Rosanna looks at sex-chat lines cause strife, a teen seeks independence, a mum advocates the pill and a girl wants to dye her hair
Q My boyfriend ran up a large telephone bill from ringing the sex-chat lines they advertise on TV.
He has asked me to understand that it was just a bit of fun, and to support him as there is war in his house, as his parents have banned him from using the phone. We are both aged 18 and have been having sex for the past few months, so why does he need to ring these lines? Is he a sex addict?
A I'm not qualified to confirm whether or not your boyfriend is a sex addict, but I would be particularly concerned about his behaviour. These tacky sex-line adverts on TV are clearly designed to appeal to the most vulnerable viewers, whether they're lonely, bored or simply young and curious. No matter what, they charge a fortune for the service and, in my opinion, it should be avoided under all circumstances.
It is entirely understandable that his parents have banned him from using the telephone, as they must have received quite a shock when they saw the bill. You're now torn between trying to support him and wondering what is morally correct.
If I were you, I would be pretty disgusted that my boyfriend had been behaving like this behind my back, and I'm sure he can find his 'fun' in other ways. However, he's young and has made a mistake, and no doubt feels remorseful towards you and his family.
My advice now is to focus on how to deal with the motivations behind it. Why did he feel the need to ring sex-chat lines? Speak to him about it and explain how confused you feel. He may well benefit from speaking to a sex therapist, who will help him understand why he felt the need to do it and to help ensure he avoids future temptations.
Q My parents won't accept that I don't want to go on holidays with them and my younger brother and sister this summer? I am 16 and plan on getting a part-time job to earn some money to go towards buying a car next year. My parents tell me I am too young to be left alone. How can I change their minds before they make a booking?
A As a 16-year-old keen on developing your independence, it's entirely understandable that you would prefer not to accompany your parents on holiday. It's natural to want to earn your own money, too, and having a focus like saving up to purchase a car is an excellent motivator.
But as you're not yet an adult, I agree with your parents that you are a little too young to be left alone in the house. What if something were to happen that you wouldn't have the knowledge or experience to deal with? There's also the issue of security. It would be ideal if you were able to come to a compromise with your parents.
See if you could stay with a friend or relative for the duration of their holiday, or as an even better alternative, see if an older family friend or relative would be willing to stay with you in your family home for the week or two.
Q I am upset that my 18-year-old daughter was given the morning-after pill in a chemist. She argues that this is her entitlement -- though where she got the money, as it cost her more than €40, I don't know. I have tried to tell her that if she is going to have sex then at least she needs to be taking the pill. She says taking the pill sends out the wrong message to boys. I am at a loss as to what to do.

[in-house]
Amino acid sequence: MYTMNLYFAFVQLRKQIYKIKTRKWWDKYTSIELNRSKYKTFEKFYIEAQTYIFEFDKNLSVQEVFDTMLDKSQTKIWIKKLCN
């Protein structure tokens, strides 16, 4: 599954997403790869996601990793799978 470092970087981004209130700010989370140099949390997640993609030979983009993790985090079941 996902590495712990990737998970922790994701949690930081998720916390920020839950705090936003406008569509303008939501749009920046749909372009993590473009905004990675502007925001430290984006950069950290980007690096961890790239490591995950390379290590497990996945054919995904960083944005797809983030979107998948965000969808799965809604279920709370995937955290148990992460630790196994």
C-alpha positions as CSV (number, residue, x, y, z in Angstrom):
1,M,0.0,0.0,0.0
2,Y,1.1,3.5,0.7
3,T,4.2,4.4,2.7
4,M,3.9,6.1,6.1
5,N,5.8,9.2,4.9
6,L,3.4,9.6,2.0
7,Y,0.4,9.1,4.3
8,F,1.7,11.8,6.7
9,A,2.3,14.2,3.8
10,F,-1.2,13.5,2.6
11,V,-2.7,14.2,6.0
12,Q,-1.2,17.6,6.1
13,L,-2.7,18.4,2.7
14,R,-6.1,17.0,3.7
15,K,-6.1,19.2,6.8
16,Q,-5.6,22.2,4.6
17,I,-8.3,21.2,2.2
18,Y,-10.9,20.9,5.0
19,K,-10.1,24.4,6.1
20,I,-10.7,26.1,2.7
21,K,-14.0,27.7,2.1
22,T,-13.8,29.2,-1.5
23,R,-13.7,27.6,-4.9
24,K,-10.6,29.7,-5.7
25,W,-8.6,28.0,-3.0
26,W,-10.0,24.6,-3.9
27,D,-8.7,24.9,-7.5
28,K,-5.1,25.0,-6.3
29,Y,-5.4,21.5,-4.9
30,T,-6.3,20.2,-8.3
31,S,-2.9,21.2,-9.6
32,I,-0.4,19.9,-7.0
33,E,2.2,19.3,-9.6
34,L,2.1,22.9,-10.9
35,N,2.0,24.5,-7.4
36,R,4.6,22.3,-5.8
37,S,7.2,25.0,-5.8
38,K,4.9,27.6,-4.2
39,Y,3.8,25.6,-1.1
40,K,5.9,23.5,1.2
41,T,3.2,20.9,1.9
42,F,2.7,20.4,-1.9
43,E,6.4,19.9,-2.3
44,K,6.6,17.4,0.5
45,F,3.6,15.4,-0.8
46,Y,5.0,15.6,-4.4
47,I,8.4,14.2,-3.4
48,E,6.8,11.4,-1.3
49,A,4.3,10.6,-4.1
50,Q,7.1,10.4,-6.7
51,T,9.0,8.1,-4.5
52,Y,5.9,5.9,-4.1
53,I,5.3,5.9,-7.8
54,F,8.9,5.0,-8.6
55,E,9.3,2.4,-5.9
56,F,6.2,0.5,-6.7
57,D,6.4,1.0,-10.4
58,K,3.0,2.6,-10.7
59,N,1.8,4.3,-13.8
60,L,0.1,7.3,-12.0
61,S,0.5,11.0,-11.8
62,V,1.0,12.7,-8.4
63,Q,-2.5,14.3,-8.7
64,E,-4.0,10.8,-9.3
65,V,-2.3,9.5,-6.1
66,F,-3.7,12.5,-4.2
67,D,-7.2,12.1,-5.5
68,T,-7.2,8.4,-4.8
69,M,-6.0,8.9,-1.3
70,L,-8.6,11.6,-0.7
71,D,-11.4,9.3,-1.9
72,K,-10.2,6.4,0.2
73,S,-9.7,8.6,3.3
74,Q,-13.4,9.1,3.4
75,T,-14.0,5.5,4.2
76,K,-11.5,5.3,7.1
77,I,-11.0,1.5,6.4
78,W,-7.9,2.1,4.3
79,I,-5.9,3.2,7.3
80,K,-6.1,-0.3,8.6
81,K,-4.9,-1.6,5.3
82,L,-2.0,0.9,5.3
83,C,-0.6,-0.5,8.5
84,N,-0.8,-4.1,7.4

A As your daughter is 18 and therefore legally an adult, I feel that it is her responsibility to take the necessary procedures when it comes to her sex life. She probably borrowed the money from a friend and, predicting how you may react, decided to tell you afterwards.
I don't entirely blame her either, as she must have been in a scary situation, but I feel it's important for you to work with your daughter in cultivating a more understanding relationship. As her mother, it's natural to feel anger and upset at such a situation, but if you work on showing more empathy towards her and let her know that you were also once a teenager going through the same things as her, she will hopefully be more likely to seek your advice in future.
As for the pill, I agree with you entirely that she should think seriously about taking it. But the pill can only help prevent a pregnancy, it will not protect against sexually transmitted diseases, so it is crucial that your daughter also ensures that her partner wears a condom. I disagree that taking the pill sends out the wrong message to boys; it demonstrates maturity and responsibility in a culture where teenage pregnancies and STDs are fairly widespread.
Q Should I dye my hair blonde? I really want to as my eyes are blue and I think I will look much better as a blonde. Yet my hair is naturally dark, and I am afraid the cost of keeping my roots from showing will be way beyond what I can afford. I think your hair is fab. I am 15.
A It's difficult to advise you properly, as I have no idea about your skin tone or how dark your natural hair is. I love how blue eyes and dark hair look on women, especially if they're lucky enough to have creamy, pale skin. It's a classic Irish combination and one which is celebrated globally.
So, if I were you, I wouldn't be overly keen to change myself too drastically. You're young and experimentation with your looks is natural, but you must also consider the realities of changing your hair colour. The costs of maintaining blonde hair can be huge, and coloured hair requires much greater care, as there's the danger you may be left with damaged tresses.
My advice, if you remain keen to try a blonder look, is to gently experiment with natural caramel-colour highlights just to give your own colour a lift. Work towards lightening it gradually as summer approaches, but always ensure you go to a reputable salon, and research and compare prices before you commit to anything.